Oral Presentation Australian Diabetes Society and the Australian Diabetes Educators Association Annual Scientific Meeting 2016

A Comparison of Glycaemic Control in Adults and Adolescents With Type 1 Diabetes When Using a Closed Loop Insulin Delivery System Overnight Versus Sensor-Augmented Pump With Low Glucose Suspend At Home: A Randomised Crossover Study (#159)

Amin Sharifi 1 , MARTIN DE BOCK 2 , DILSHANI JAYAWARDENE 1 , MARGARET LOH 1 , JODIE HORSBURGH 1 , CAROLYN BERTHOLD 2 , NIRUBASINI PARAMALINGAM 2 , Alicia Jenkins 3 , Kavita Kumareswaran 4 , Jane Speight 5 , Christel Hendrieckx 5 , Richard MacIsaac 1 , Glenn Ward 1 , Peter Colman 6 , Leon Bach 4 , ANDREW KYOONG 7 , Liz Davis 2 , NATALIE KURTZ 8 , BENYAMIN GROSMAN 8 , ANIRBAN ROY 8 , Tim Jones 8 , David O'Neal 1
  1. Department Of Endocrinology and Diabetes, St Vincent's Hospital, Melbourne, VIC, Australia
  2. Department of Endocrinology and Diabetes, Princess Margaret Hospital for Children, Subiaco, WA, Australia
  3. Department of Medicine, University of Sydney, Sydney, NSW, Australia
  4. Department of Endocrinology and Diabetes, The Alfred, Prahran, VIC, AUSTRALIA
  5. The Australian Centre for Behavioural Research in Diabetes, Deakin University, Burwood, VIC, AUSTRALIA
  6. Department of Endocrinology and Diabetes, Royal Melbourne Hospital, Parkville, VIC, Australia
  7. Department of Respiratory and Sleep Medicine, St Vincent's Hospital Melbourne, Fitzroy, VIC, Australia
  8. Medtronic MiniMed, Northridge, CA, USA

BACKGROUND: We compared glycaemic control with home use of night-time Android-based hybrid closed loop system (Android-HCLS) with sensor-augmented pump with low glucose suspend (SAP-LGS) in people with type 1 diabetes.

METHODS: An open-label, prospective, randomised, crossover study of 16 adults (mean [SD] age 42·1 [9·6] years) and 12 adolescents (15·2 [1·6] years) with type 1 diabetes was conducted. Randomisation was computer-generated, and allocation concealed until run-in completion. All participants completed four nights at home with Android-HCLS (proportional integral derivative with insulin feedback algorithm; Medtronic) and SAP-LGS. Primary outcome: percent continuous glucose monitoring (CGM) time (00:00-08:00hrs) within target range (4-8mmol/L). Secondary endpoints: percent CGM time above target (>8mmol/L); below target (<4mmol/L); glycaemic variability (SD) and symptomatic hypoglycaemia.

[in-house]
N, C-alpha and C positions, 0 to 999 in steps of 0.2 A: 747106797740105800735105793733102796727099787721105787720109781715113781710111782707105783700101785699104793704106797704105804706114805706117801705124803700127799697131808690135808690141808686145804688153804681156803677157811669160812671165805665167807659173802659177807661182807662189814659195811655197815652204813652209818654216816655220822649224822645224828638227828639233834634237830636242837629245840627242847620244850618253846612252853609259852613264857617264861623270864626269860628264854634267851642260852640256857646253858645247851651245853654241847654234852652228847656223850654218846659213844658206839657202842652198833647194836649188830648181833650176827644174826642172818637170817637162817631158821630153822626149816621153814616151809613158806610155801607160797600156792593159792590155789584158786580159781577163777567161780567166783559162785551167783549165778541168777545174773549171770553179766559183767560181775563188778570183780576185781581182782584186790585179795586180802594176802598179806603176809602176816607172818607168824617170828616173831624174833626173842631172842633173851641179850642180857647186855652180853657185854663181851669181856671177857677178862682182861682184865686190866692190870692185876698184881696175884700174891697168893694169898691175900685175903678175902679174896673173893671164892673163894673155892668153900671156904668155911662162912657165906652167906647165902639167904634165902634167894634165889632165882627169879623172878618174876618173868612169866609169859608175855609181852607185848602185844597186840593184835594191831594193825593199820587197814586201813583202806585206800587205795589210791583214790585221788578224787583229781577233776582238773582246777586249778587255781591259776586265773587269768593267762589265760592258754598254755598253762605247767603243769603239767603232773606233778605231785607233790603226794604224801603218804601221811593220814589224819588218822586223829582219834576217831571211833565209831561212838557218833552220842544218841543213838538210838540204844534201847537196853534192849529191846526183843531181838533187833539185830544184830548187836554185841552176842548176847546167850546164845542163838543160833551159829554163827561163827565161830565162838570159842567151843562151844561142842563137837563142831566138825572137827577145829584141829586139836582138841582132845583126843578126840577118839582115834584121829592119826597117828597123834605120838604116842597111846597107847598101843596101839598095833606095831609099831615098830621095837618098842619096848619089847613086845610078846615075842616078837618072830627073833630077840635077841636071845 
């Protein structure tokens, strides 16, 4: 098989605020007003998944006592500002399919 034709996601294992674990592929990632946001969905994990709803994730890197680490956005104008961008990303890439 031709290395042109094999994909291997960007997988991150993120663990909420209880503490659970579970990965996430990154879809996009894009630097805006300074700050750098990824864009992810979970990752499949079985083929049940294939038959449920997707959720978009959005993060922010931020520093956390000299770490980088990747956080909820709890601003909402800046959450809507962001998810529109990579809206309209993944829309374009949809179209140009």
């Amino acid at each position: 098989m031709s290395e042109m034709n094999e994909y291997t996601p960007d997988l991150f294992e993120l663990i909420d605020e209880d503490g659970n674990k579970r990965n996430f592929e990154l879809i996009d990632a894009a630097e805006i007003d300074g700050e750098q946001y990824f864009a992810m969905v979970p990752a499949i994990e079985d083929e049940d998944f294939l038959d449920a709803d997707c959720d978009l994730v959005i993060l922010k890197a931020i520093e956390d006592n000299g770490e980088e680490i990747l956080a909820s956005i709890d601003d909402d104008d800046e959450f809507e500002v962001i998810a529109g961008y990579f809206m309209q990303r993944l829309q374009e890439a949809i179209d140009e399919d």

RESULTS: Using Android-HCLS, compared with SAP-LGS, adults had greater mean[SD] percent time within target range (57·7[18·6]% vs 44·5[14·5]%; p<0·006); less time above target (42·0[18·7]% vs 52·6[16·5]%; p=0·034); lower glycaemic variability (1·9[0·6] vs 2·6[0·6]; p=0·003) and less (median[IQR]) time below target (0·0[0·0, 0·4]% vs 0·80[0·0,3·9]%; p=0·025). In adolescents, time below target was lower with Android-HCLS vs SAP-LGS(0·0[0·0,0·0]% vs 1·8[0·1,7·9]%; p=0·011). Symptomatic hypoglycaemia was less (1 vs 10; p=0·007) in adolescents but not adults (5 vs 13; p=0·059).

CONCLUSIONS: Android-HCLS in both adults and adolescents reduced nocturnal hypoglycaemia and in adults improved overnight time in target range and treatment satisfaction compared with best contemporary treatment.